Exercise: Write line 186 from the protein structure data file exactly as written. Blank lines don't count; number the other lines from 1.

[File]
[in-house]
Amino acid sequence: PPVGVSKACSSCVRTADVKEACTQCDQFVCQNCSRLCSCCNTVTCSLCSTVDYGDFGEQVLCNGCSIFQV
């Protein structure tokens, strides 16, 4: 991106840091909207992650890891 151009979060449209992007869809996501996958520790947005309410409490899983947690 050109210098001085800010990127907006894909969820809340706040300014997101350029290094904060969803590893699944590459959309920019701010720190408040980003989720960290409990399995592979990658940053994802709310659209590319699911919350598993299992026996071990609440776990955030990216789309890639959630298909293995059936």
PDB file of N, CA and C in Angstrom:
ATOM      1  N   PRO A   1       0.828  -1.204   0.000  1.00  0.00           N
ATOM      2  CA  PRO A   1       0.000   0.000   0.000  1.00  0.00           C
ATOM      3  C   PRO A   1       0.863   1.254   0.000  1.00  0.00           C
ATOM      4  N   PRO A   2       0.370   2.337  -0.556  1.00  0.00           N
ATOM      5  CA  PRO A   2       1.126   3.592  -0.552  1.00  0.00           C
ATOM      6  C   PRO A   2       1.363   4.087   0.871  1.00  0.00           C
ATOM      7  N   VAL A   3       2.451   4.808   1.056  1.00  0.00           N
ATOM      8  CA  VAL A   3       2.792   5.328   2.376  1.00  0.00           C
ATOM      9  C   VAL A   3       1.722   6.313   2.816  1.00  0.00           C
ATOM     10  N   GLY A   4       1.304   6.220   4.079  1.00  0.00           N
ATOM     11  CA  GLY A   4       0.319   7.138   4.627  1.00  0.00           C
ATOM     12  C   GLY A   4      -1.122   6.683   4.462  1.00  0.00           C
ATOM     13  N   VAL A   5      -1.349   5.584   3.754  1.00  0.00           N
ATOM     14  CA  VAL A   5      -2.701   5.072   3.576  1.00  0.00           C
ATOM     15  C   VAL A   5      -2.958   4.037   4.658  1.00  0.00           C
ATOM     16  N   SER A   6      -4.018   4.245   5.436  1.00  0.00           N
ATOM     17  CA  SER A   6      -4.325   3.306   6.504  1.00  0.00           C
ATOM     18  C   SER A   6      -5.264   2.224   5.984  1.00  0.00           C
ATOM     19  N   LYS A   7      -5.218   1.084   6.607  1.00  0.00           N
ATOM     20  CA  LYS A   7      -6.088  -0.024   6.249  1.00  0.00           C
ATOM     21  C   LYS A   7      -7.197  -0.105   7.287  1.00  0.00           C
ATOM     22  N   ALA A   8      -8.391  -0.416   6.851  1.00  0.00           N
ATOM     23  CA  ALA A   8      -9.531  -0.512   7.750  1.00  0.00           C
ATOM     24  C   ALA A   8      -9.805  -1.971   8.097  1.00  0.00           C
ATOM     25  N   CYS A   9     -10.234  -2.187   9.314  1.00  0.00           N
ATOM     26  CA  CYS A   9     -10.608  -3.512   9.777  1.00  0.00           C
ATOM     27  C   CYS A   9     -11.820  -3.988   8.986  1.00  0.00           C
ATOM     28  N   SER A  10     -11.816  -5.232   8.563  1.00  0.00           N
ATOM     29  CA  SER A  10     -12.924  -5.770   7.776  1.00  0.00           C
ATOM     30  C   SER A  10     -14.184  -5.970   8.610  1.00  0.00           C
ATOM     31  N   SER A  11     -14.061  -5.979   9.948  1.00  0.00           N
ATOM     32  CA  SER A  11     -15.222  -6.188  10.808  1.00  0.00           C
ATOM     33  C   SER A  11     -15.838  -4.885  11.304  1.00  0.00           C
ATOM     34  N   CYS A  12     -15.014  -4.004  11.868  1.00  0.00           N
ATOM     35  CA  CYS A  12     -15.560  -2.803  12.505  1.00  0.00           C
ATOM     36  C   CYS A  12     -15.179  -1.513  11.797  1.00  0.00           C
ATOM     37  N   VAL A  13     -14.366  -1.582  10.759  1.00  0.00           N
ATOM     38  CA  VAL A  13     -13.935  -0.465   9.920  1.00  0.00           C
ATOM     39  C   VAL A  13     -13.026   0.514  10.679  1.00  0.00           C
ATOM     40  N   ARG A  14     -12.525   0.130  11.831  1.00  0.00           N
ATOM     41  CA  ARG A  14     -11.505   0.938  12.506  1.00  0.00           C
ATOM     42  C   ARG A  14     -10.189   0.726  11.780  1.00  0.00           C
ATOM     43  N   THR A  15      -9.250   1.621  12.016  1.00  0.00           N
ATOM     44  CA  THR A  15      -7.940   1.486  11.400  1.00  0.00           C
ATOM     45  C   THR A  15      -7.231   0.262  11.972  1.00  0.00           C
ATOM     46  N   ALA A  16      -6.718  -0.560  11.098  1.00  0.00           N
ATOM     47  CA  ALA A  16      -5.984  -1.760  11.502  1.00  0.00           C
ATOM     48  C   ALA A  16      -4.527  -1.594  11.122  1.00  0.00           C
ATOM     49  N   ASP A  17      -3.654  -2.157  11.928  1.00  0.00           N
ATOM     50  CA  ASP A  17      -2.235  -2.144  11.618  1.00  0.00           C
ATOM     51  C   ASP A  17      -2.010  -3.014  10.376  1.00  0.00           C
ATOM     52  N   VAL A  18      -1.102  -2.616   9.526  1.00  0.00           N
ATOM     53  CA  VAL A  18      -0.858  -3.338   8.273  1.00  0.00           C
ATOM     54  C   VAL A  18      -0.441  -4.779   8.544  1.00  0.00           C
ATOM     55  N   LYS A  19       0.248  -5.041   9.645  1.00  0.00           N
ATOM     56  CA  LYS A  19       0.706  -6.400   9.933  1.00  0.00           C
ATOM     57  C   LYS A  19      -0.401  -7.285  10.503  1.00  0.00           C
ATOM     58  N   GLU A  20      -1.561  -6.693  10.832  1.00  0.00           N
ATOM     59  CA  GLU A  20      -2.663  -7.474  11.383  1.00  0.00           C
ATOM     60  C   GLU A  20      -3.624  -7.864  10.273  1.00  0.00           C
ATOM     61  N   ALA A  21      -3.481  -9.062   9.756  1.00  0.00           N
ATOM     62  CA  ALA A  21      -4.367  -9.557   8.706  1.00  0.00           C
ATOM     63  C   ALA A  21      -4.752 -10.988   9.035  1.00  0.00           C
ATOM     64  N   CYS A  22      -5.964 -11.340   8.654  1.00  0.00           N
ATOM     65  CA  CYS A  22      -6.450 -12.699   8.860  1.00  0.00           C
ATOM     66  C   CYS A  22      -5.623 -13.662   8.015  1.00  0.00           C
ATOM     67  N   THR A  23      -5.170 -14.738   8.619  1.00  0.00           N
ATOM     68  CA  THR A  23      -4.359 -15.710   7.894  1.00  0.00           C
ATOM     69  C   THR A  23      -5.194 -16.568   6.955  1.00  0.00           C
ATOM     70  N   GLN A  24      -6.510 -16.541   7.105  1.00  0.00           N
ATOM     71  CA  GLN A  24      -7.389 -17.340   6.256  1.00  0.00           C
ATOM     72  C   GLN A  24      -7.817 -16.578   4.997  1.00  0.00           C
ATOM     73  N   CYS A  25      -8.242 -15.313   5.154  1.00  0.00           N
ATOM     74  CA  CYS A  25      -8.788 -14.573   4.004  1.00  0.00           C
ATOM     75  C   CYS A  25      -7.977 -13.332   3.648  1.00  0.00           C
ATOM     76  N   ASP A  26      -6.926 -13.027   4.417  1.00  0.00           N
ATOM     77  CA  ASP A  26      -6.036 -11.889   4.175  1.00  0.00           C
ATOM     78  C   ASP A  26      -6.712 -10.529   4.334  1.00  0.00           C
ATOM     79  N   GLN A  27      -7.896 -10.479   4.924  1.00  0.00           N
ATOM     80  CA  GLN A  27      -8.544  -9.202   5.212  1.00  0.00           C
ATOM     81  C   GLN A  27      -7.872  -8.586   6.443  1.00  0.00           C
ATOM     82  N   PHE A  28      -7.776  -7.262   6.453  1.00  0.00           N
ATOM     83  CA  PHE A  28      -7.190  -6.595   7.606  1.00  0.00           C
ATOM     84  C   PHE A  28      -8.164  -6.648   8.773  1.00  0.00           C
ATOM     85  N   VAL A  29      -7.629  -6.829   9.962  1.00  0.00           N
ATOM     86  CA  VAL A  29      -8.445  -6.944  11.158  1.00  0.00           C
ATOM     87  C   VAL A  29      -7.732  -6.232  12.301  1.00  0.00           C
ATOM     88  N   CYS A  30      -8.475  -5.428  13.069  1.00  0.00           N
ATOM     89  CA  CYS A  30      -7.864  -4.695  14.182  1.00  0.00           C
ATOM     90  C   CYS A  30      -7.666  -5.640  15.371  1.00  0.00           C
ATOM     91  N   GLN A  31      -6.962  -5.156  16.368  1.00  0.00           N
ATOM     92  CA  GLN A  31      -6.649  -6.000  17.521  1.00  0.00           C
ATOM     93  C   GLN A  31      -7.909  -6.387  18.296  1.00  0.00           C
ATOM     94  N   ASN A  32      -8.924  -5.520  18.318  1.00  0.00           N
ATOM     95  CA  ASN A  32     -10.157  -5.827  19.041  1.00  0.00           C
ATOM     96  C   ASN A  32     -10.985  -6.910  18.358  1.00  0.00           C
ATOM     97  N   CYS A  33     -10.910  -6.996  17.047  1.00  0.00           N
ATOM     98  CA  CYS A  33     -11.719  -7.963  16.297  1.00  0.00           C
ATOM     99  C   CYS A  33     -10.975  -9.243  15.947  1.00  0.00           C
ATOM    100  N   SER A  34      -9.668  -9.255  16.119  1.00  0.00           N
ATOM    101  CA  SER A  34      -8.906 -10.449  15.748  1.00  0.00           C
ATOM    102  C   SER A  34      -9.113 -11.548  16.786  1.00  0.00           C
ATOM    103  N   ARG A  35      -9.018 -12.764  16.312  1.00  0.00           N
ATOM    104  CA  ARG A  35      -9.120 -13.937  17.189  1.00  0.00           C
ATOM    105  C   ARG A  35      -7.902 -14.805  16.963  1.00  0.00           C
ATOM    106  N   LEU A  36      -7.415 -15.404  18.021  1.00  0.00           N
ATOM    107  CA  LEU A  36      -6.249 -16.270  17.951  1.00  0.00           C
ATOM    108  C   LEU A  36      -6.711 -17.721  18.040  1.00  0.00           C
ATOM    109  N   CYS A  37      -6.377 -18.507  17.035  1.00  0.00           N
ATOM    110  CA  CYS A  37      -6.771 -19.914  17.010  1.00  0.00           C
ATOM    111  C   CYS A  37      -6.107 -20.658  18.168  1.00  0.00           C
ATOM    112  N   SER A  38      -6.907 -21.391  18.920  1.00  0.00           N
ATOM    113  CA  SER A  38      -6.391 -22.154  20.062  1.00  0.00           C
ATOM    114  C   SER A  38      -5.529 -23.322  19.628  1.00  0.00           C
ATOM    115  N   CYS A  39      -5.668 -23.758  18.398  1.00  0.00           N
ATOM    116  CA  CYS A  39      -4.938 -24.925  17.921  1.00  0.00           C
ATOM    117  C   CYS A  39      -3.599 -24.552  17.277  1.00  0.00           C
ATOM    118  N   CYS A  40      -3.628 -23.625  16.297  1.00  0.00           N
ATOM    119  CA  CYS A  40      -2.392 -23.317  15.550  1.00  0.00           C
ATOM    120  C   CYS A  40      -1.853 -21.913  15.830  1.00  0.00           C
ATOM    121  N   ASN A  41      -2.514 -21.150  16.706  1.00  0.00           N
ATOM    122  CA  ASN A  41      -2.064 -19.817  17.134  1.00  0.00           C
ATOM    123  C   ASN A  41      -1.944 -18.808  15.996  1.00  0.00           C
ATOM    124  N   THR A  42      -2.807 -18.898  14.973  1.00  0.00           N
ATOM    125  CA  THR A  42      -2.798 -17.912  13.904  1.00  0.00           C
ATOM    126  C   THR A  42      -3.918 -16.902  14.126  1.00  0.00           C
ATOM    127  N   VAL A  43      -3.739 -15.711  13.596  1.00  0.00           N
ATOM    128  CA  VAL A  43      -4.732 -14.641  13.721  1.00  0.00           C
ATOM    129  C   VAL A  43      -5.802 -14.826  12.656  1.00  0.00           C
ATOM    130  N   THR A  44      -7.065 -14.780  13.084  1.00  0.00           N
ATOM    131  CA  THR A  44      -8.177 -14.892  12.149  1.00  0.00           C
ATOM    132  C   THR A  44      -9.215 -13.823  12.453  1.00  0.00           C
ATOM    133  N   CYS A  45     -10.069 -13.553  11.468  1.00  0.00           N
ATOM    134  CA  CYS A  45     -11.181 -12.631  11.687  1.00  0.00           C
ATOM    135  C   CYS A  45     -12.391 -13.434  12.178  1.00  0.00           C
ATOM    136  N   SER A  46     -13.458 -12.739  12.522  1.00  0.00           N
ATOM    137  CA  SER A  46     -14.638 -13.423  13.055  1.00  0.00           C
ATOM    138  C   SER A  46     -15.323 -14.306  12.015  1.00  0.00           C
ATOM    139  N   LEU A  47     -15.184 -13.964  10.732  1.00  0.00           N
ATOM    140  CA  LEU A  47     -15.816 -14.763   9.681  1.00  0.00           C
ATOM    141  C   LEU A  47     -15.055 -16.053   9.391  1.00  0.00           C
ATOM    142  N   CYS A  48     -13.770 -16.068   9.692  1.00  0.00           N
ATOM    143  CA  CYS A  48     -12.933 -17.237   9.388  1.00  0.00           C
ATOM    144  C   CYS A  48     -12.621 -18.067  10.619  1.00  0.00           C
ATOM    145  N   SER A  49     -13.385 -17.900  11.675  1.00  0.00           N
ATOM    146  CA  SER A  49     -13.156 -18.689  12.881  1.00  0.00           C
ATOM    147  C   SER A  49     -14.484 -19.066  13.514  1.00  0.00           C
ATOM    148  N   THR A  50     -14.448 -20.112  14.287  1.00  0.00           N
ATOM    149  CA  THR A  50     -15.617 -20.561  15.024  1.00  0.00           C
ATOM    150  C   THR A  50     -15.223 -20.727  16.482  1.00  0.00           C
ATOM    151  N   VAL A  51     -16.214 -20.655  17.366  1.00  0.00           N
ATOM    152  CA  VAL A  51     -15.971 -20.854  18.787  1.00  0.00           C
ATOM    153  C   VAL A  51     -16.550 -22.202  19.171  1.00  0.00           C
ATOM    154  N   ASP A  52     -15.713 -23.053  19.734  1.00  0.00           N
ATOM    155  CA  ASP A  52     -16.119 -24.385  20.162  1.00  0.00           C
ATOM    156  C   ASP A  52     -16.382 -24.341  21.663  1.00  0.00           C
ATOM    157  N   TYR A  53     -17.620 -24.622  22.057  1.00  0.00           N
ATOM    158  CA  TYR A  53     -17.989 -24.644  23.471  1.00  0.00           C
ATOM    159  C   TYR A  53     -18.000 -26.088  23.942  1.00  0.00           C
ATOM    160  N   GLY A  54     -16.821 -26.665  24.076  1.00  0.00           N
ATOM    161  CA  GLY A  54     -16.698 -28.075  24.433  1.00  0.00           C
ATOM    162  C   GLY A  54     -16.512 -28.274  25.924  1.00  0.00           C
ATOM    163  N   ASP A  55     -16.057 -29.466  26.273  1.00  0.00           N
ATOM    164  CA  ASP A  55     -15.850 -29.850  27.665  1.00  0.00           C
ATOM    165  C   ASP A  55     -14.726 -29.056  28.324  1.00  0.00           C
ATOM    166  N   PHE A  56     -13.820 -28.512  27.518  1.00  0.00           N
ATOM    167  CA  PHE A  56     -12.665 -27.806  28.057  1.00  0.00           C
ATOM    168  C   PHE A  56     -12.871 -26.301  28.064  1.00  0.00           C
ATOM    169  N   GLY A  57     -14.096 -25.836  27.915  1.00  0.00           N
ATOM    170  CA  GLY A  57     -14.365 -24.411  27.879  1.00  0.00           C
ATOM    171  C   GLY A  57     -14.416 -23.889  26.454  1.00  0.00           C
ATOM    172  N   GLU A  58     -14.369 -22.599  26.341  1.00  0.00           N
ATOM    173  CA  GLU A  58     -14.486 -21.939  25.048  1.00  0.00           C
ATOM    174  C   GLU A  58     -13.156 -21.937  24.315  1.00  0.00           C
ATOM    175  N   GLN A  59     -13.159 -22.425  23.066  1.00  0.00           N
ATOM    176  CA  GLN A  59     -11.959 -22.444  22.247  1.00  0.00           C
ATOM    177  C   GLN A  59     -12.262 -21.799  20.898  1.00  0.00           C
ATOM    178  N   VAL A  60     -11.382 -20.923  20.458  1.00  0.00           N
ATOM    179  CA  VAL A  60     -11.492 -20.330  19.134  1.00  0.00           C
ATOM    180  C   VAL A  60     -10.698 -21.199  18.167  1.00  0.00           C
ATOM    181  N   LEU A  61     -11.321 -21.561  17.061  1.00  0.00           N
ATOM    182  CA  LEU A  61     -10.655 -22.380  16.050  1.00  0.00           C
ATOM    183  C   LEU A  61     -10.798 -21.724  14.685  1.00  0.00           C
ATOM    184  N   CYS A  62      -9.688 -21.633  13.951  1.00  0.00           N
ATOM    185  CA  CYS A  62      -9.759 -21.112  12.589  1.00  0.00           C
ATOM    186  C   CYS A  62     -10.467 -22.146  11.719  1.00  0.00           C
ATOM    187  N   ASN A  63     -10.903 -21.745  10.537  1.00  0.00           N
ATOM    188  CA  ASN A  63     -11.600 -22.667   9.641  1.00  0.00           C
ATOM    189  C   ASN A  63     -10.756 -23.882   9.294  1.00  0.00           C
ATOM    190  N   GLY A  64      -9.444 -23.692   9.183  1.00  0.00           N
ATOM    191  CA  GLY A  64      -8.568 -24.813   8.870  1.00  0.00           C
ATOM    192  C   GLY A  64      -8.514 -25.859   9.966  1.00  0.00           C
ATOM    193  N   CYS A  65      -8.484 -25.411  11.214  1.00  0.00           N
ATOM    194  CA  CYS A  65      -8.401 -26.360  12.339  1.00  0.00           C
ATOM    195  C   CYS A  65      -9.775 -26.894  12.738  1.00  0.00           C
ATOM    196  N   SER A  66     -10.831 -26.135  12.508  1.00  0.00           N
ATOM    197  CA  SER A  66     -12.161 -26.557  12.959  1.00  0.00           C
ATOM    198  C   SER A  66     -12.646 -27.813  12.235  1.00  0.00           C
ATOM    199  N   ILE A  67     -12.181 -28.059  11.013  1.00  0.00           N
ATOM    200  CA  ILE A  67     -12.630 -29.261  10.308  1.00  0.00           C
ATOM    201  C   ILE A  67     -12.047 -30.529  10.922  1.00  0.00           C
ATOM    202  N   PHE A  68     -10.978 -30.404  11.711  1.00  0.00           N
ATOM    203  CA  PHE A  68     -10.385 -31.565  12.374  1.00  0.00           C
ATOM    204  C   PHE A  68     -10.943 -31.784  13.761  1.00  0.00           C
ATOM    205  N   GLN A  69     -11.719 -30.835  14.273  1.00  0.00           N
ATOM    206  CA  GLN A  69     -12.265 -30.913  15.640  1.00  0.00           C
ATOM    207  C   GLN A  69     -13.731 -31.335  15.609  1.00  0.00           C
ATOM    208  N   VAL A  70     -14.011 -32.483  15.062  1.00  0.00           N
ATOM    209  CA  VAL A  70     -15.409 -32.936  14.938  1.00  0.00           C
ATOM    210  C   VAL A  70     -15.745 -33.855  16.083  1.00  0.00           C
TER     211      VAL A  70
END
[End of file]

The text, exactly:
ATOM    182  CA  LEU A  61     -10.655 -22.380  16.050  1.00  0.00           C